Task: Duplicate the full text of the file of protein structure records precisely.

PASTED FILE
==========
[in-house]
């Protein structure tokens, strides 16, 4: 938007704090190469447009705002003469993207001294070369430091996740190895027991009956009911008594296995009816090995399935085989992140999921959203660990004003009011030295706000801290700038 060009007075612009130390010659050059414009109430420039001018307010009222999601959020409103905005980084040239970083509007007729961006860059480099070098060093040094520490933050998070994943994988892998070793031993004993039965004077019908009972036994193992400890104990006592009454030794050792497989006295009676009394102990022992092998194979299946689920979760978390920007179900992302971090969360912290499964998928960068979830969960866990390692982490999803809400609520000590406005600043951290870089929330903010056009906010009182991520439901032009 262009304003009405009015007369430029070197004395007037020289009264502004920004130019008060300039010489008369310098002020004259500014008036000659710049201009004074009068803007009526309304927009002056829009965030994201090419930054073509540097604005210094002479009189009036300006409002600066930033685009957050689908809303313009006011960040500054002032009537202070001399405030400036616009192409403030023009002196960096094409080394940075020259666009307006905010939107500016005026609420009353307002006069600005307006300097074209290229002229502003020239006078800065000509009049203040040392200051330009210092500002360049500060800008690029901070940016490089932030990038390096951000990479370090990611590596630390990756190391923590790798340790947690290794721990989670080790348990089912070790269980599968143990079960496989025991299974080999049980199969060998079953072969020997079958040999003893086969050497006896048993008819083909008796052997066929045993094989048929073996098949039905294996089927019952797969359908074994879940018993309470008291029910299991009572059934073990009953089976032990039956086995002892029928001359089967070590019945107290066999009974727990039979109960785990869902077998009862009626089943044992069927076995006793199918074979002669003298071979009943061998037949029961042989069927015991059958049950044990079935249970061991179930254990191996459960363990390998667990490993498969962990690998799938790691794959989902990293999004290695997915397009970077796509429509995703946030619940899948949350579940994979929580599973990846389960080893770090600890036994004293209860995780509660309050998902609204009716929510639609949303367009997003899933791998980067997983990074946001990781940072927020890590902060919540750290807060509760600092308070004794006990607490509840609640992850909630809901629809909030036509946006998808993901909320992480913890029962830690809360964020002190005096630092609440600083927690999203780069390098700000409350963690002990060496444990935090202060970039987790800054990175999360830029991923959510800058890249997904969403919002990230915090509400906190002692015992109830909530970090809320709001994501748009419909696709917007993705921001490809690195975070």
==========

[in-house]
């Protein structure tokens, strides 16, 4: 938007704090190469447009705002003469993207001294070369430091996740190895027991009956009911008594296995009816090995399935085989992140999921959203660990004003009011030295706000801290700038 060009007075612009130390010659050059414009109430420039001018307010009222999601959020409103905005980084040239970083509007007729961006860059480099070098060093040094520490933050998070994943994988892998070793031993004993039965004077019908009972036994193992400890104990006592009454030794050792497989006295009676009394102990022992092998194979299946689920979760978390920007179900992302971090969360912290499964998928960068979830969960866990390692982490999803809400609520000590406005600043951290870089929330903010056009906010009182991520439901032009 262009304003009405009015007369430029070197004395007037020289009264502004920004130019008060300039010489008369310098002020004259500014008036000659710049201009004074009068803007009526309304927009002056829009965030994201090419930054073509540097604005210094002479009189009036300006409002600066930033685009957050689908809303313009006011960040500054002032009537202070001399405030400036616009192409403030023009002196960096094409080394940075020259666009307006905010939107500016005026609420009353307002006069600005307006300097074209290229002229502003020239006078800065000509009049203040040392200051330009210092500002360049500060800008690029901070940016490089932030990038390096951000990479370090990611590596630390990756190391923590790798340790947690290794721990989670080790348990089912070790269980599968143990079960496989025991299974080999049980199969060998079953072969020997079958040999003893086969050497006896048993008819083909008796052997066929045993094989048929073996098949039905294996089927019952797969359908074994879940018993309470008291029910299991009572059934073990009953089976032990039956086995002892029928001359089967070590019945107290066999009974727990039979109960785990869902077998009862009626089943044992069927076995006793199918074979002669003298071979009943061998037949029961042989069927015991059958049950044990079935249970061991179930254990191996459960363990390998667990490993498969962990690998799938790691794959989902990293999004290695997915397009970077796509429509995703946030619940899948949350579940994979929580599973990846389960080893770090600890036994004293209860995780509660309050998902609204009716929510639609949303367009997003899933791998980067997983990074946001990781940072927020890590902060919540750290807060509760600092308070004794006990607490509840609640992850909630809901629809909030036509946006998808993901909320992480913890029962830690809360964020002190005096630092609440600083927690999203780069390098700000409350963690002990060496444990935090202060970039987790800054990175999360830029991923959510800058890249997904969403919002990230915090509400906190002692015992109830909530970090809320709001994501748009419909696709917007993705921001490809690195975070």